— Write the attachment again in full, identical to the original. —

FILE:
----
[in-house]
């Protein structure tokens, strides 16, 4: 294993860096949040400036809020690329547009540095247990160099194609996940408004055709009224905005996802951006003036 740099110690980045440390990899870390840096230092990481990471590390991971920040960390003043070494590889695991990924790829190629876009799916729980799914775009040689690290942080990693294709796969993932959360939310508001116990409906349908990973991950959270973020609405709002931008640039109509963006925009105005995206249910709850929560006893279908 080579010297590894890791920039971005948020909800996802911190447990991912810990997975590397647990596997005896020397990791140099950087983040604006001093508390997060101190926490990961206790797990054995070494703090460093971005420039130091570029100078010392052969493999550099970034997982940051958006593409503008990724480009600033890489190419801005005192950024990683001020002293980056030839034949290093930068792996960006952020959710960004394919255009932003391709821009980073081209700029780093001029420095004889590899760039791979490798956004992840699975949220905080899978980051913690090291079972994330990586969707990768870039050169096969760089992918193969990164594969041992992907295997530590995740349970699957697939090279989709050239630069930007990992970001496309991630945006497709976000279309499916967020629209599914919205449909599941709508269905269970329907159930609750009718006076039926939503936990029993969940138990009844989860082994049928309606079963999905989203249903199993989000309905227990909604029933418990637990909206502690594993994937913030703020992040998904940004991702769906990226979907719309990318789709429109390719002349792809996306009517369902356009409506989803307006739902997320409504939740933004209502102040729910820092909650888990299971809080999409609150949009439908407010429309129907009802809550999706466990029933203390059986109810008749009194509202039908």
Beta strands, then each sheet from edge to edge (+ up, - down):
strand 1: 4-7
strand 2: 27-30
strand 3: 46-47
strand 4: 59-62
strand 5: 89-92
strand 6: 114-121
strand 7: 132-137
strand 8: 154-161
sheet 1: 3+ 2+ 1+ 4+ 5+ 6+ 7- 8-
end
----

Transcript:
[in-house]
């Protein structure tokens, strides 16, 4: 294993860096949040400036809020690329547009540095247990160099194609996940408004055709009224905005996802951006003036 740099110690980045440390990899870390840096230092990481990471590390991971920040960390003043070494590889695991990924790829190629876009799916729980799914775009040689690290942080990693294709796969993932959360939310508001116990409906349908990973991950959270973020609405709002931008640039109509963006925009105005995206249910709850929560006893279908 080579010297590894890791920039971005948020909800996802911190447990991912810990997975590397647990596997005896020397990791140099950087983040604006001093508390997060101190926490990961206790797990054995070494703090460093971005420039130091570029100078010392052969493999550099970034997982940051958006593409503008990724480009600033890489190419801005005192950024990683001020002293980056030839034949290093930068792996960006952020959710960004394919255009932003391709821009980073081209700029780093001029420095004889590899760039791979490798956004992840699975949220905080899978980051913690090291079972994330990586969707990768870039050169096969760089992918193969990164594969041992992907295997530590995740349970699957697939090279989709050239630069930007990992970001496309991630945006497709976000279309499916967020629209599914919205449909599941709508269905269970329907159930609750009718006076039926939503936990029993969940138990009844989860082994049928309606079963999905989203249903199993989000309905227990909604029933418990637990909206502690594993994937913030703020992040998904940004991702769906990226979907719309990318789709429109390719002349792809996306009517369902356009409506989803307006739902997320409504939740933004209502102040729910820092909650888990299971809080999409609150949009439908407010429309129907009802809550999706466990029933203390059986109810008749009194509202039908």
Beta strands, then each sheet from edge to edge (+ up, - down):
strand 1: 4-7
strand 2: 27-30
strand 3: 46-47
strand 4: 59-62
strand 5: 89-92
strand 6: 114-121
strand 7: 132-137
strand 8: 154-161
sheet 1: 3+ 2+ 1+ 4+ 5+ 6+ 7- 8-
end